In any articulated vehicle steering system which em- 5 ploys hydraulic cylinders 26 for the purpose of moving a substantial vehicle mass '11, a potential for adverse effects from oil mass resonance is present. As a practical matter, the oil or the like which drives the cylin'ders 26 exhibits somedegree ofcompressibility both asa re .as a result of fluid pressure in the cylinder acts to reduce such pressure. Given thisregenerative feedback and the compressibility'of the fluid, the cylinders 26 and vehicle mass 11 behave in a manner similar to a 0 lightly damped spring-mass system and are capable of resonating at some particular frequency determined by the specific constants of the particular system. In one example of the present invention, this frequency is approximately 6. l Hertz. While the feedback path 194 in 5 actual fact is the same asthe path-through which the a cylinder applies force to the vehicle mass, specifically the rods of the cylinders, it is represented as a separate loop 194 in FIG. 5 so that phase relationships may be indicated thereon. Starting at the point where the cylinder applies force to the vehicle mass 11, the phase lag is zero. The mechanical dynamics of the vehicle cause the velocity of articulation, indicated by the symbol AA in FIG. 5, to lag the applied force by 90. This is fed back to cylinder 26 negatively thereby adding another 180 phase lag so that the resulting feedback signal has a phase lag of minus 270. The response of the cylin ders 26 inherently adds still another 90 phase lag since the cylinders act as integrators, so that the phase lag of feedback at the point where the cylinders apply force to the vehicle is minus 360 which is'equivalent to zero' degrees. Thus, a signal passes around the closed loop under phase conditions which give rise to resonance. This oil mass resonance is characteristic of articulated vehicle steering systems employing hydraulic cylinders including prior systems in which the servo valve 48 is controlled by fluid or mechanical means.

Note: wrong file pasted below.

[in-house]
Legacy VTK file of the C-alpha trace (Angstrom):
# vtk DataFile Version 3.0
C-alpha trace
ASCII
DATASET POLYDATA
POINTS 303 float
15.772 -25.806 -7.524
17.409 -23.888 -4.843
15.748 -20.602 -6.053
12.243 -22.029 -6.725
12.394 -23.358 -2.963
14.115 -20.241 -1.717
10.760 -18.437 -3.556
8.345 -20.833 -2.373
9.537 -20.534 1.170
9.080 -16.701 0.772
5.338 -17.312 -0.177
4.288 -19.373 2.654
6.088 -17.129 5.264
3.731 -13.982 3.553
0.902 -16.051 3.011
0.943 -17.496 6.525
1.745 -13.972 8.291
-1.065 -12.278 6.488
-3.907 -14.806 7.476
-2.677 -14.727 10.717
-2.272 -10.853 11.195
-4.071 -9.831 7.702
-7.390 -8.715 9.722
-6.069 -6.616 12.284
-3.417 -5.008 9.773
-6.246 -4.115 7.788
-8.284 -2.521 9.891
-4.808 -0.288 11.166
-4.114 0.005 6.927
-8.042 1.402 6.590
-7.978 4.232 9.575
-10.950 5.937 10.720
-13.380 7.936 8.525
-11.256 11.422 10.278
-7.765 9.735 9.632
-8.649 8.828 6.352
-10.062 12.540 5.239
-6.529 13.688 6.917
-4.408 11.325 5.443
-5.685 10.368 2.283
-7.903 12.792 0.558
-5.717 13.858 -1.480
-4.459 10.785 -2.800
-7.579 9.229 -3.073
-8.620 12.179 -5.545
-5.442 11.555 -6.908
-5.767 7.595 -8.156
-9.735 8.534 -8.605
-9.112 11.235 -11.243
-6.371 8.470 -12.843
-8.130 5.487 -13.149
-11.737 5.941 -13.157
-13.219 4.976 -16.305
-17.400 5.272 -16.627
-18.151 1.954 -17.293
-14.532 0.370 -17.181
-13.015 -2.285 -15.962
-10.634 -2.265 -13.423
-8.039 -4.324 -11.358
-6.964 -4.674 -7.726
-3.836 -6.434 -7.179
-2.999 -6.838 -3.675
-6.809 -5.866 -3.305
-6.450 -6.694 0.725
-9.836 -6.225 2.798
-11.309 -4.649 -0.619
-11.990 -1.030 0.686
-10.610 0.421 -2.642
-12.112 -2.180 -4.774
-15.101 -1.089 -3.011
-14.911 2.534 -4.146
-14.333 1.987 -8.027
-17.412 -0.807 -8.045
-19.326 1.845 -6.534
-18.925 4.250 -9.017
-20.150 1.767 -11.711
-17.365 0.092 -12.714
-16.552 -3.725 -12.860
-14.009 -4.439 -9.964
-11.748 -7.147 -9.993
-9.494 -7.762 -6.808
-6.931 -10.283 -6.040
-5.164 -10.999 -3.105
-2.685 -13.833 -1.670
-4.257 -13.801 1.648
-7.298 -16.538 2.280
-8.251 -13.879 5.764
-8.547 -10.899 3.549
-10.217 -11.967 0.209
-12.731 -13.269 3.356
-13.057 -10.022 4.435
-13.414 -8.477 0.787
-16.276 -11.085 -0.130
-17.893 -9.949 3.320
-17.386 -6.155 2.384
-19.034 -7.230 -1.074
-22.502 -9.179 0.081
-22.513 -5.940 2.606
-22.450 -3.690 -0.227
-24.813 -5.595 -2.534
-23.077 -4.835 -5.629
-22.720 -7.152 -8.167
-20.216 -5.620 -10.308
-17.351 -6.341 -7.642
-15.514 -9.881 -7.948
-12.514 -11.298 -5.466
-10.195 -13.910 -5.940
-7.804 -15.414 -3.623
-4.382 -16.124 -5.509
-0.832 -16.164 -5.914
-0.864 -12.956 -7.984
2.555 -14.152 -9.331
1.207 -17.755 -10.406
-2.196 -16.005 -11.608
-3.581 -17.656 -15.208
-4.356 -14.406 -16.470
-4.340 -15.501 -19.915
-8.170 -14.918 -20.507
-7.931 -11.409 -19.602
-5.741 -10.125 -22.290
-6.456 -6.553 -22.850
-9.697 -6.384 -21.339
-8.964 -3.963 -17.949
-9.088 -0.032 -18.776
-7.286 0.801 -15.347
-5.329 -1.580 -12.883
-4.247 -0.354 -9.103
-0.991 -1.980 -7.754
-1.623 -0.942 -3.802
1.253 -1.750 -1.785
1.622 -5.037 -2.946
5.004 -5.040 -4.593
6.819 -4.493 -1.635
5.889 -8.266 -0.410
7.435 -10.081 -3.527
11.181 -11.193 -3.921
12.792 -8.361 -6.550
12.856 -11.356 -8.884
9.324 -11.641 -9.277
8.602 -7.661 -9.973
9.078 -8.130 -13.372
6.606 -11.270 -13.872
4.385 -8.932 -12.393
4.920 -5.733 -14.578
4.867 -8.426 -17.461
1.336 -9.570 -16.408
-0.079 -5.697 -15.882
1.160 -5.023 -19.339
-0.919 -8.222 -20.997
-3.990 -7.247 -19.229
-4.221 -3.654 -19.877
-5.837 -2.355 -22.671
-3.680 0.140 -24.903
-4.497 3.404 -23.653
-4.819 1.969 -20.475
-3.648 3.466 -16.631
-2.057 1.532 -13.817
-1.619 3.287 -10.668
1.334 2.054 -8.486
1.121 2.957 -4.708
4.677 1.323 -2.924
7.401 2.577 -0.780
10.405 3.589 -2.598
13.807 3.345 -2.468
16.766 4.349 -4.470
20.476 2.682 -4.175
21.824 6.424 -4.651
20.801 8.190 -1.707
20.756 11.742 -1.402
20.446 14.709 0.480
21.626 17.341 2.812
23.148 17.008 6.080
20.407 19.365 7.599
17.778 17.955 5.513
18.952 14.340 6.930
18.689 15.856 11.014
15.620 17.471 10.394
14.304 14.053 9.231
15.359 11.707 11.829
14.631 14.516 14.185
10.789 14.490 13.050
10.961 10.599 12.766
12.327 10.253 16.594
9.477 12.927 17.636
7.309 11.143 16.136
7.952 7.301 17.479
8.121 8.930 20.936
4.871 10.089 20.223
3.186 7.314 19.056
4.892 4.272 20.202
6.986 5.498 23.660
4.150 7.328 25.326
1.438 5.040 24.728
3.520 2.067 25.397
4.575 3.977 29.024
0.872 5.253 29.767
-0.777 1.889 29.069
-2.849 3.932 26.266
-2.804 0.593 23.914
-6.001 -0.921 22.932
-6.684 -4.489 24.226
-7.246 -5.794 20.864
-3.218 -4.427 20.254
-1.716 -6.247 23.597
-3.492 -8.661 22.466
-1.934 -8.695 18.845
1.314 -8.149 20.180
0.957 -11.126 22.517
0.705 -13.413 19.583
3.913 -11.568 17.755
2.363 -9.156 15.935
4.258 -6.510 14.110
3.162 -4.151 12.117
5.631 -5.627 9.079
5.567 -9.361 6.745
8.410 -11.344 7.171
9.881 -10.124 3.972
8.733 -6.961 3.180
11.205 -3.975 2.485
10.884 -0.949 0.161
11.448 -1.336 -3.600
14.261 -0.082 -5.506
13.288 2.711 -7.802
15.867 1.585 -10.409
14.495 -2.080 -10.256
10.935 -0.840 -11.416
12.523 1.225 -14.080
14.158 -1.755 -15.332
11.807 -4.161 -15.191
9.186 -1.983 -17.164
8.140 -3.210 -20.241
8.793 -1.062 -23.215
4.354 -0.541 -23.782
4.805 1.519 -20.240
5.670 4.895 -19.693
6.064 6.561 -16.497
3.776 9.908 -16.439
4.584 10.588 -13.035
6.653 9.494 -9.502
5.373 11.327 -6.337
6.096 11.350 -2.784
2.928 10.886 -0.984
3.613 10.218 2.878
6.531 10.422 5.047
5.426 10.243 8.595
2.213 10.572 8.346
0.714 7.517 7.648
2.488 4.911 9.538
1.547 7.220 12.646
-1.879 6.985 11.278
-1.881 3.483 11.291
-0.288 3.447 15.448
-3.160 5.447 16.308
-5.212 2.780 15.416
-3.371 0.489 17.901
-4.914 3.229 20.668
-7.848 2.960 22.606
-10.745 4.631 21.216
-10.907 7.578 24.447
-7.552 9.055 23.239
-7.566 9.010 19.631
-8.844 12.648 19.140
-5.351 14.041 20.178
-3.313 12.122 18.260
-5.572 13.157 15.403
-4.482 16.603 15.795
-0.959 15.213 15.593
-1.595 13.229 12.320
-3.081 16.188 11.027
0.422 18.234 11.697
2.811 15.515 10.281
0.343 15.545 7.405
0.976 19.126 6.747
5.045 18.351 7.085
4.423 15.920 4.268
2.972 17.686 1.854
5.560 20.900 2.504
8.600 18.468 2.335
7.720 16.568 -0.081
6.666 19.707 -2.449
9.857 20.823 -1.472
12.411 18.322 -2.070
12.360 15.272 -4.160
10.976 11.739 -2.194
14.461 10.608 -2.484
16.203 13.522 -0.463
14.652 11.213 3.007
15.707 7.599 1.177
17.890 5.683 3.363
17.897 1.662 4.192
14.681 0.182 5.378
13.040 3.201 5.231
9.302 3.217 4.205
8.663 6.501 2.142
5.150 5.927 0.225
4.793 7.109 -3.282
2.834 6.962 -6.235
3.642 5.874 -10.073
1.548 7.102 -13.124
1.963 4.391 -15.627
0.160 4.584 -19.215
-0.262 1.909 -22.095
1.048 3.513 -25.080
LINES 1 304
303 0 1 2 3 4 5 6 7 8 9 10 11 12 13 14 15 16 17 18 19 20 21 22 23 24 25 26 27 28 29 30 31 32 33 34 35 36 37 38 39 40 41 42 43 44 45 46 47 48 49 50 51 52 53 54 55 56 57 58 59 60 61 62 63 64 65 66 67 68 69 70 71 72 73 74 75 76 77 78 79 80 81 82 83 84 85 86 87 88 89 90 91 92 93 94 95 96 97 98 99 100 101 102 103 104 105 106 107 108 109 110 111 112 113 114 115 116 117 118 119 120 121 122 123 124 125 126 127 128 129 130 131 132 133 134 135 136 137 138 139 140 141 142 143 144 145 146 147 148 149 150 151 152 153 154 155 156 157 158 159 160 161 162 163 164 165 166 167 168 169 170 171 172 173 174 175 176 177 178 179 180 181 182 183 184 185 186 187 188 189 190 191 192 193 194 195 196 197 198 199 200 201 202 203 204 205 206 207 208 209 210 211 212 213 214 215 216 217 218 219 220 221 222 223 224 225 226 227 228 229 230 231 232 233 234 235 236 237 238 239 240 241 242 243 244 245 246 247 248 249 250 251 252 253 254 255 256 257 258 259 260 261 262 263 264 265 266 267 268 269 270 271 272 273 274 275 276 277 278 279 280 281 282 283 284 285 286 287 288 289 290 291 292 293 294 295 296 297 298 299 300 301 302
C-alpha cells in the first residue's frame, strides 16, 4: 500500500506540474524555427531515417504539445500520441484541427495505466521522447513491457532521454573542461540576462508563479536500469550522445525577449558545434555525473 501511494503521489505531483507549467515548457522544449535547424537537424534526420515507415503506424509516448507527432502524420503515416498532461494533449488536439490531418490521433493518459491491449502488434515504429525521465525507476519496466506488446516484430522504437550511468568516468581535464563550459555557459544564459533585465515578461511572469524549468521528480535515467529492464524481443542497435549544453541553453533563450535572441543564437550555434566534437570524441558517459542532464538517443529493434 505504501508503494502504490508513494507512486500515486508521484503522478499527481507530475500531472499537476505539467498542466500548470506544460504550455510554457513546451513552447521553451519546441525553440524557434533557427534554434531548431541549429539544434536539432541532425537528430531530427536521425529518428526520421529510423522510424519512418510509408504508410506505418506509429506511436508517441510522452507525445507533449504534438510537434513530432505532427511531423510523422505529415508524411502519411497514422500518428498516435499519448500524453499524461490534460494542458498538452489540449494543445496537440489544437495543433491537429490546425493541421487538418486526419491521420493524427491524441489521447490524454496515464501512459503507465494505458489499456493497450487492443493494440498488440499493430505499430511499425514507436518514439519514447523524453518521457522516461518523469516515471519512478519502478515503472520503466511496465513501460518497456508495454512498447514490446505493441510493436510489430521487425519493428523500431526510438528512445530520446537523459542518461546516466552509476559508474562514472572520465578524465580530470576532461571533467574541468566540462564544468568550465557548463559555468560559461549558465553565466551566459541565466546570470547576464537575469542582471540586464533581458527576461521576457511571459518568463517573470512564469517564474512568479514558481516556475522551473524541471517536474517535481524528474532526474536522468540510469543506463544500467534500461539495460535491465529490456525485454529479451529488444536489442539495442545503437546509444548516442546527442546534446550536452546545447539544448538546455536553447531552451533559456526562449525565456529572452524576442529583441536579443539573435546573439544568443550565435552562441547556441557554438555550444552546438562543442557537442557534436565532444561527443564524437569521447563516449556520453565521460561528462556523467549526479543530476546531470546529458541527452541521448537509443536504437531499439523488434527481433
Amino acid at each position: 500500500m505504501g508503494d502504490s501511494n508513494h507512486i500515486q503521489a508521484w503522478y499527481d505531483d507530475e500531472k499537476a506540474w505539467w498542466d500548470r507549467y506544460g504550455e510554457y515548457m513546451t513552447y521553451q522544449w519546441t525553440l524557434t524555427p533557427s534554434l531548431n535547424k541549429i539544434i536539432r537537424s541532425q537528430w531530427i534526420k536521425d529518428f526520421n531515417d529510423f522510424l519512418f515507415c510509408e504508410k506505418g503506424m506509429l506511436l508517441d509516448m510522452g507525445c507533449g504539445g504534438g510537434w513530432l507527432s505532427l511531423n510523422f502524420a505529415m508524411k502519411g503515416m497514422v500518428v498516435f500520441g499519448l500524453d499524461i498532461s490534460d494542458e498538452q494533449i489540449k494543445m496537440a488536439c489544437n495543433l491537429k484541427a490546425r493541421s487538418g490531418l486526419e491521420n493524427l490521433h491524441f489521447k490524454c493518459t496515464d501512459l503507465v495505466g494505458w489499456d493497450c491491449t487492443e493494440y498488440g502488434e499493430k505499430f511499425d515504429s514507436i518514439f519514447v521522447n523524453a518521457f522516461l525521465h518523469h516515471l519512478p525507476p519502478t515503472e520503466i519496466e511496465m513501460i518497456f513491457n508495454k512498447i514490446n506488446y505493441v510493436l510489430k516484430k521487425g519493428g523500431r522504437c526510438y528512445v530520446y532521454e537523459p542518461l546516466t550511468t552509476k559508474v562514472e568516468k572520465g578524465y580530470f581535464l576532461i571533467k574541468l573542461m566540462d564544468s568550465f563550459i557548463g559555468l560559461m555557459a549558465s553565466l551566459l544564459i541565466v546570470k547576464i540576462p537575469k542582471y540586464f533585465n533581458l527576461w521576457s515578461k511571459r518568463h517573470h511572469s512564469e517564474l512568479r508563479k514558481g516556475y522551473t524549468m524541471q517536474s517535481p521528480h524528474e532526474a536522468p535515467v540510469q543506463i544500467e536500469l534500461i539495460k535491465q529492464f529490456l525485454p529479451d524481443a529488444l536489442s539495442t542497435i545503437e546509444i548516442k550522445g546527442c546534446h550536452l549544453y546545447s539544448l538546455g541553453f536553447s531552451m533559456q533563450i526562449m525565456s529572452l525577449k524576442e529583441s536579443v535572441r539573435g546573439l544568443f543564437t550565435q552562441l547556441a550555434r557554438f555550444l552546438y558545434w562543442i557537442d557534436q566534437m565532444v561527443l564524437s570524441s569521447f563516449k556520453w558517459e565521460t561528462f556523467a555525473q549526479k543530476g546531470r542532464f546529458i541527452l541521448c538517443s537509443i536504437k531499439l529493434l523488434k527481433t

.This resonance can give rise to serious operating instabilities. In othcrwords, the-rate at which the vehicle 0 articulates while the steering wheel is being turned is not precisely matched with the motion of the steering wheel itself but alternately lags and then exceeds the rate dictated by motion of the steering wheel. Essentially similar effects may occur when the steering wheel 65 is not being turned if the system is disturbed by road oscillates about the articulation axis with resulting loss of precision in steering until the oscillation diminishes through damping. These effects can be reduced by reducing the system gain, however, this slows response of smoothly and requires about four seconds to reach approximate coincidence with the desired degree of turn. The undesirable second order oscillation of the system is readily evident. While the phenomenon has been tolerated in many prior vehicles, it is clearly undesirable and becomes a very serioushazard in very large vehicles or vehicles operated at high road speeds.